COOPERSTOWN _ Want to see a Major League Baseball game for $11, or sit in the good seats for $12.50?
Your last chance may be Monday, when the Chicago Cubs meet the San Diego Padres at Doubleday Field in Cooperstown.
Beginning at 2 p.m., the National Baseball Hall of Fame's annual exhibition game, a tradition dating back to 1940, is scheduled to be played one last time.
The game is sold out, but any returned tickets will be made available at 9 a.m. Monday in the Doubleday Field parking lot.
It may be fitting that the Cubs, who lead the Central Division of the National League, help complete the matchup. They were here at the beginning, too, when Franklin Roosevelt was president and teams traveled by train to this quaint village in upstate New York.
In 1940, long before there were Padres in San Diego, the Cubs and Boston Red Sox played a game to support the Hall of Fame, which had opened the year before to honor baseball's finest players. As part of the Hall's 1939 inauguration, an all-star game, including the game's biggest star, Babe Ruth, was played in Cooperstown.
``At that point, Ruth had retired, but no one could keep him from playing,'' said Brad Horn, Hall of Fame spokesman.
The next year, baseball's bosses decided to institutionalize the game in Cooperstown as an annual contest between teams.
As the Hall of Fame reports on its website: ``At the annual joint meeting of the National and American leagues, held at Chicago, Dec. 11, 1940, with Commissioner Kenesaw Landis presiding, it was decided to make permanent the playing of an annual interleague exhibition game between two major league teams, the proceeds of which would be devoted to the upkeep of the national shrine.
``Thus began what Cooperstown and the rest of the baseball world has come to know as a rite of summer, a sunny afternoon ballgame played on the former cow pasture where Major Abner Doubleday was once thought to have laid out the first diamond and formulated the first rules of the nation's pastime way back in 1839.
``Today, the game supports the village of Cooperstown and the Museum, continuing one of baseball's longest-standing traditions,'' the website states.
The Doubleday legend has long since been debunked, but the village of Cooperstown has done its best by baseball, said Cooperstown's Mayor Carol Waller.
``I love the Hall of Fame game and lots of people do. It's great how the players ride in our parade, then play a game where the fans can see them up close,'' she said.
``I plan to enjoy this game and I don't want anything to spoil it,'' she continued, ``but it's going to be bittersweet afterward, knowing that it's over.''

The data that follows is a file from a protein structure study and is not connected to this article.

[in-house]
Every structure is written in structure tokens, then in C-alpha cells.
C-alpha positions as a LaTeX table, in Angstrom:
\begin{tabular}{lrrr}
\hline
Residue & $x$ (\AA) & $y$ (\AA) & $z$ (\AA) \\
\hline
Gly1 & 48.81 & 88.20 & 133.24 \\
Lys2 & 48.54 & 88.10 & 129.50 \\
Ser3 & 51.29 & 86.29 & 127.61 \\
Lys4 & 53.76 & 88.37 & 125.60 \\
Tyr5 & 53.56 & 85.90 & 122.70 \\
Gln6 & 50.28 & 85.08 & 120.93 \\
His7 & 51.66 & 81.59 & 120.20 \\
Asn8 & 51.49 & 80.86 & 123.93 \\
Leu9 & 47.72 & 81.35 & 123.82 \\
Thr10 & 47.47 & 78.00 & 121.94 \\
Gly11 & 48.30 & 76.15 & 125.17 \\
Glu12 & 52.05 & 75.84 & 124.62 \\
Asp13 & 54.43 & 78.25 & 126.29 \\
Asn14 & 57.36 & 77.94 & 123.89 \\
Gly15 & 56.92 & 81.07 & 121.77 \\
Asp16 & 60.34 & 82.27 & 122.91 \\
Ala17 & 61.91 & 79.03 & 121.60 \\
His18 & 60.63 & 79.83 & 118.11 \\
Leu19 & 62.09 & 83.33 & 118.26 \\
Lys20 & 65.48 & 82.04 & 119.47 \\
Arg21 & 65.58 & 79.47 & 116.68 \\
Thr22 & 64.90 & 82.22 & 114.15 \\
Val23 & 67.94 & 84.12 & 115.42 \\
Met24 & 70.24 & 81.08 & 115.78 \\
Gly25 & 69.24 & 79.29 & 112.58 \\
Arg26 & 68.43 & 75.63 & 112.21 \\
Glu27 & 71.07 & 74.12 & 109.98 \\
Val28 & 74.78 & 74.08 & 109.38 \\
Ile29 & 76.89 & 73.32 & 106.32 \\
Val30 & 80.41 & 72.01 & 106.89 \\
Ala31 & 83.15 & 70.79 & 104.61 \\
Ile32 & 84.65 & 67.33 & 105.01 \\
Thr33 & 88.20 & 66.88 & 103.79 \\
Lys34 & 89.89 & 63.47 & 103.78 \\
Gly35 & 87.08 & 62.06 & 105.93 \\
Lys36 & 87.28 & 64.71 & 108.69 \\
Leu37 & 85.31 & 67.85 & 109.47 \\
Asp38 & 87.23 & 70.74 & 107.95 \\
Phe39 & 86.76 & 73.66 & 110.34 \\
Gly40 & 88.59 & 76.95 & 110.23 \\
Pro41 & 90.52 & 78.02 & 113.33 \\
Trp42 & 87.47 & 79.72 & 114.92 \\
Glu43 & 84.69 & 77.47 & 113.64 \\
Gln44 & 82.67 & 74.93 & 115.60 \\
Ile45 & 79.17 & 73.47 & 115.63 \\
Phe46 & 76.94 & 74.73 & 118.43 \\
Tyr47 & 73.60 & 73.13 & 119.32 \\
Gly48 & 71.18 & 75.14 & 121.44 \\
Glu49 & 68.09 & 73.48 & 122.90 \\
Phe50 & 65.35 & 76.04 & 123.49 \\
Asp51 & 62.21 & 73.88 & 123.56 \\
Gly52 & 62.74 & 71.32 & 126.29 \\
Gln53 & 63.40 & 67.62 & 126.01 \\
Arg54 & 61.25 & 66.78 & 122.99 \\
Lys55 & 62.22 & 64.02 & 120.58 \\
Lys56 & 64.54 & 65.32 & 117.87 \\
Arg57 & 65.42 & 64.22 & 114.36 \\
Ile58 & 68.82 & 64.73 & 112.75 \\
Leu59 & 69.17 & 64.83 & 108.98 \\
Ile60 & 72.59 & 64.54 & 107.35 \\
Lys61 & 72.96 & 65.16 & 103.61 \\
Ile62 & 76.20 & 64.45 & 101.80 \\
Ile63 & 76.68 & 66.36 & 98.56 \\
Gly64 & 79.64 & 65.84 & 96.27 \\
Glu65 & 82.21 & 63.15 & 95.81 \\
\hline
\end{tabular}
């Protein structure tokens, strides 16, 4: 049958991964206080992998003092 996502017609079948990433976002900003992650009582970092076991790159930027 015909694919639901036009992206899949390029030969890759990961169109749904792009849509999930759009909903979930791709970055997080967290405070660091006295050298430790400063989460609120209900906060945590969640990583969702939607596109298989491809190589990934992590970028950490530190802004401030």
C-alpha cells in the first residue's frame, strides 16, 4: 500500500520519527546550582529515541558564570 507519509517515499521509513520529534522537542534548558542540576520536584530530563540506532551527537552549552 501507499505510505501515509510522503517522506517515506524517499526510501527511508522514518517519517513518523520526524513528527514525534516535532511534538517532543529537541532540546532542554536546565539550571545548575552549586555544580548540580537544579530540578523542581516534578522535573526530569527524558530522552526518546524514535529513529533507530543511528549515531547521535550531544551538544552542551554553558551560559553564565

Gary Kuch, principal at Cooperstown High School, also expressed regret that the game won't go on after this year.
For years, CHS students have operated the concession stands for the game, using the proceeds _ some years as much as $15,000 _ to fund an annual trip to Washington and other activities.
``It's a shame it's ending, because it has been great for the students and the community,'' Kuch said.
The profits have been put to good use, but even more, the experience of operating the stands has been highly educational, he noted.
The Hall of Fame announced in January that Major League Baseball had pulled the plug on the game. MLB decided it was too difficult anymore to schedule two teams to play an exhibition game during the season, Chief Operating Officer Robert DuPuy said at the time.
Some political leaders, including Sen. Hillary Clinton, D-N.Y.; Rep. Michael Arcuri, D-Utica; and Rep. James Powers, R-Butternuts, chairman of the Otsego County Board of Representatives, have tried to intervene, but to no avail.
Horn and Deborah Taylor, Otsego County's tourism director, said officials are working to find a replacement for the game. The search will intensify after Monday, they said.
Local merchants are worried about the pending change, according to John Bullis, executive director of the Cooperstown Chamber of Commerce.
``The weekend leading up to the game has been a good one for us, and we're sorry to lose it,'' he said.
Bruce Andrews, who works for Baseball Nostalgia in the Doubleday parking lot, said many local fans are disappointed.
But those who sell baseball memorabilia have been disappointed with the game's effect on their businesses since 2003, when for the first time, the game was played in June rather than in mid-summer, he said.
``It's never been the same since they moved it,'' Andrews said.
Vin Russo, who operates Mickey's Place on Main Street, concurred.
``Since the game moved to a Monday in June, it's been about as good as a typical Sunday, but nothing like it was,'' he said.
Over the years though, the game has been special and Cooperstown has been lucky to have it, Waller said.
The stars have come and sometimes shone brightly in this ballpark that seats fewer than 10,000 people. In the 1939 all-star game that led to the series' creation, future Hall of Fame pitchers Lefty Grove and Dizzy Dean faced off, Horn noted.
And batters who've homered here, where the center-field wall is 390 feet from home plate, include Ted Williams, Duke Snider, Mickey Mantle, Bill Mazeroski, Hank Aaron, Orlando Cepeda, Ernie Banks, Carlton Fisk, Willie Stargell and George Brett, all Hall of Famers.
On Thursday morning, as he has for 19 years, Doubleday Field's head groundskeeper Joe Harris was getting ready for it.
The grass was manicured, the base paths were immaculate, and the dugouts were being painted.
``I guess we're ready for anything but rain,'' Harris said.
According to the National Weather Service, there is a 50 percent chance of storms Monday.